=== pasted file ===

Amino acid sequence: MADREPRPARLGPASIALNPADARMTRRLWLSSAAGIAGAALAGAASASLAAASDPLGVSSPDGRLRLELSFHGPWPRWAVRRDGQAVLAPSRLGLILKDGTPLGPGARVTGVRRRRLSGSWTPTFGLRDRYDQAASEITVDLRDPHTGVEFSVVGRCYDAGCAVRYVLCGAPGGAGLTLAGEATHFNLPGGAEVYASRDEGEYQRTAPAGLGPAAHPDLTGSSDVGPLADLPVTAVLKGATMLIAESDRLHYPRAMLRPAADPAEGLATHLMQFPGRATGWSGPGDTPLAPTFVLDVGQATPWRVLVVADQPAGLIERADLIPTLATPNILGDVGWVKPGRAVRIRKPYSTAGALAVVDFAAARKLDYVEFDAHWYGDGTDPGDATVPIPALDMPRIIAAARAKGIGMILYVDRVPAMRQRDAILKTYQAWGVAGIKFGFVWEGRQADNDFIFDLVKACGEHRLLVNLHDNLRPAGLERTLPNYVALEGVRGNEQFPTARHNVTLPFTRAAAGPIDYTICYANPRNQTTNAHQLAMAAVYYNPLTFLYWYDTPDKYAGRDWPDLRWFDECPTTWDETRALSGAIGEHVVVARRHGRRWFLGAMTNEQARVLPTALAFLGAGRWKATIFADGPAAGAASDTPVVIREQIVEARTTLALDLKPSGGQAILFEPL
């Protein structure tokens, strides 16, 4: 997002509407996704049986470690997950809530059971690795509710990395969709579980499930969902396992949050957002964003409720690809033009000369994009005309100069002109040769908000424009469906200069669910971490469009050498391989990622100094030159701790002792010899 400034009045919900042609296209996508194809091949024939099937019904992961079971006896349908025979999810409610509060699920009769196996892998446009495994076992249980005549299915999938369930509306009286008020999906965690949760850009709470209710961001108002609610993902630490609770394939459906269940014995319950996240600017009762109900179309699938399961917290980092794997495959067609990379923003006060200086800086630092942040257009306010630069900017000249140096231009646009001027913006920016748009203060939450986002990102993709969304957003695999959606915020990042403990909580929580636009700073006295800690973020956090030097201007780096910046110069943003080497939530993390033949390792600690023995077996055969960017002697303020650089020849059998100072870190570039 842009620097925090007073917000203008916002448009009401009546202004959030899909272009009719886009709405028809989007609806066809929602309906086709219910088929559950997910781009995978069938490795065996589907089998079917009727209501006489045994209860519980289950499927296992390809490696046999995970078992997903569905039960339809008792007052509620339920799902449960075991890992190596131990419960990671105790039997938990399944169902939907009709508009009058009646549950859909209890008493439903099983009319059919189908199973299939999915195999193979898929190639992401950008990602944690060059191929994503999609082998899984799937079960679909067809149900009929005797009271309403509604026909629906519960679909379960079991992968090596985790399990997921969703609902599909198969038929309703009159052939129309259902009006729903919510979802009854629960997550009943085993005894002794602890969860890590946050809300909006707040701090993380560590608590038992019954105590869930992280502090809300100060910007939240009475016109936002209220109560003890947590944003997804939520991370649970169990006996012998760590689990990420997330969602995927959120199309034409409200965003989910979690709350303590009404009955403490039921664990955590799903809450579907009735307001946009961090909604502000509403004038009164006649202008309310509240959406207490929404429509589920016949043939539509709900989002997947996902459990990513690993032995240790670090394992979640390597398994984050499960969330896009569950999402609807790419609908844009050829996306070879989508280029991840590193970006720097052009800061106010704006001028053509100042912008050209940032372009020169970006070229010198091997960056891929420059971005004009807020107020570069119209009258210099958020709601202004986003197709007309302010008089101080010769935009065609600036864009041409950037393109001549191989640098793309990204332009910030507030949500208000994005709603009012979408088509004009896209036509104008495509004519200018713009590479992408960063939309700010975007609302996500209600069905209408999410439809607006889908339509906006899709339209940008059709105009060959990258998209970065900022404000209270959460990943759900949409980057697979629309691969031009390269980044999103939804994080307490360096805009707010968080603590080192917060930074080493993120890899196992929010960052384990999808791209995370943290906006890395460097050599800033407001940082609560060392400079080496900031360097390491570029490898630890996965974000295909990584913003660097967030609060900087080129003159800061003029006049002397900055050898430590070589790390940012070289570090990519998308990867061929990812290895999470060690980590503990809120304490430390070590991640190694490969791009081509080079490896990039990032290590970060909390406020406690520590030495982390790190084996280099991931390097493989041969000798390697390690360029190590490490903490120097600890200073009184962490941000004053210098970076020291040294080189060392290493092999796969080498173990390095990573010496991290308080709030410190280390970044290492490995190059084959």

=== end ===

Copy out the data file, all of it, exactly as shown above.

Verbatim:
Amino acid sequence: MADREPRPARLGPASIALNPADARMTRRLWLSSAAGIAGAALAGAASASLAAASDPLGVSSPDGRLRLELSFHGPWPRWAVRRDGQAVLAPSRLGLILKDGTPLGPGARVTGVRRRRLSGSWTPTFGLRDRYDQAASEITVDLRDPHTGVEFSVVGRCYDAGCAVRYVLCGAPGGAGLTLAGEATHFNLPGGAEVYASRDEGEYQRTAPAGLGPAAHPDLTGSSDVGPLADLPVTAVLKGATMLIAESDRLHYPRAMLRPAADPAEGLATHLMQFPGRATGWSGPGDTPLAPTFVLDVGQATPWRVLVVADQPAGLIERADLIPTLATPNILGDVGWVKPGRAVRIRKPYSTAGALAVVDFAAARKLDYVEFDAHWYGDGTDPGDATVPIPALDMPRIIAAARAKGIGMILYVDRVPAMRQRDAILKTYQAWGVAGIKFGFVWEGRQADNDFIFDLVKACGEHRLLVNLHDNLRPAGLERTLPNYVALEGVRGNEQFPTARHNVTLPFTRAAAGPIDYTICYANPRNQTTNAHQLAMAAVYYNPLTFLYWYDTPDKYAGRDWPDLRWFDECPTTWDETRALSGAIGEHVVVARRHGRRWFLGAMTNEQARVLPTALAFLGAGRWKATIFADGPAAGAASDTPVVIREQIVEARTTLALDLKPSGGQAILFEPL
């Protein structure tokens, strides 16, 4: 997002509407996704049986470690997950809530059971690795509710990395969709579980499930969902396992949050957002964003409720690809033009000369994009005309100069002109040769908000424009469906200069669910971490469009050498391989990622100094030159701790002792010899 400034009045919900042609296209996508194809091949024939099937019904992961079971006896349908025979999810409610509060699920009769196996892998446009495994076992249980005549299915999938369930509306009286008020999906965690949760850009709470209710961001108002609610993902630490609770394939459906269940014995319950996240600017009762109900179309699938399961917290980092794997495959067609990379923003006060200086800086630092942040257009306010630069900017000249140096231009646009001027913006920016748009203060939450986002990102993709969304957003695999959606915020990042403990909580929580636009700073006295800690973020956090030097201007780096910046110069943003080497939530993390033949390792600690023995077996055969960017002697303020650089020849059998100072870190570039 842009620097925090007073917000203008916002448009009401009546202004959030899909272009009719886009709405028809989007609806066809929602309906086709219910088929559950997910781009995978069938490795065996589907089998079917009727209501006489045994209860519980289950499927296992390809490696046999995970078992997903569905039960339809008792007052509620339920799902449960075991890992190596131990419960990671105790039997938990399944169902939907009709508009009058009646549950859909209890008493439903099983009319059919189908199973299939999915195999193979898929190639992401950008990602944690060059191929994503999609082998899984799937079960679909067809149900009929005797009271309403509604026909629906519960679909379960079991992968090596985790399990997921969703609902599909198969038929309703009159052939129309259902009006729903919510979802009854629960997550009943085993005894002794602890969860890590946050809300909006707040701090993380560590608590038992019954105590869930992280502090809300100060910007939240009475016109936002209220109560003890947590944003997804939520991370649970169990006996012998760590689990990420997330969602995927959120199309034409409200965003989910979690709350303590009404009955403490039921664990955590799903809450579907009735307001946009961090909604502000509403004038009164006649202008309310509240959406207490929404429509589920016949043939539509709900989002997947996902459990990513690993032995240790670090394992979640390597398994984050499960969330896009569950999402609807790419609908844009050829996306070879989508280029991840590193970006720097052009800061106010704006001028053509100042912008050209940032372009020169970006070229010198091997960056891929420059971005004009807020107020570069119209009258210099958020709601202004986003197709007309302010008089101080010769935009065609600036864009041409950037393109001549191989640098793309990204332009910030507030949500208000994005709603009012979408088509004009896209036509104008495509004519200018713009590479992408960063939309700010975007609302996500209600069905209408999410439809607006889908339509906006899709339209940008059709105009060959990258998209970065900022404000209270959460990943759900949409980057697979629309691969031009390269980044999103939804994080307490360096805009707010968080603590080192917060930074080493993120890899196992929010960052384990999808791209995370943290906006890395460097050599800033407001940082609560060392400079080496900031360097390491570029490898630890996965974000295909990584913003660097967030609060900087080129003159800061003029006049002397900055050898430590070589790390940012070289570090990519998308990867061929990812290895999470060690980590503990809120304490430390070590991640190694490969791009081509080079490896990039990032290590970060909390406020406690520590030495982390790190084996280099991931390097493989041969000798390697390690360029190590490490903490120097600890200073009184962490941000004053210098970076020291040294080189060392290493092999796969080498173990390095990573010496991290308080709030410190280390970044290492490995190059084959």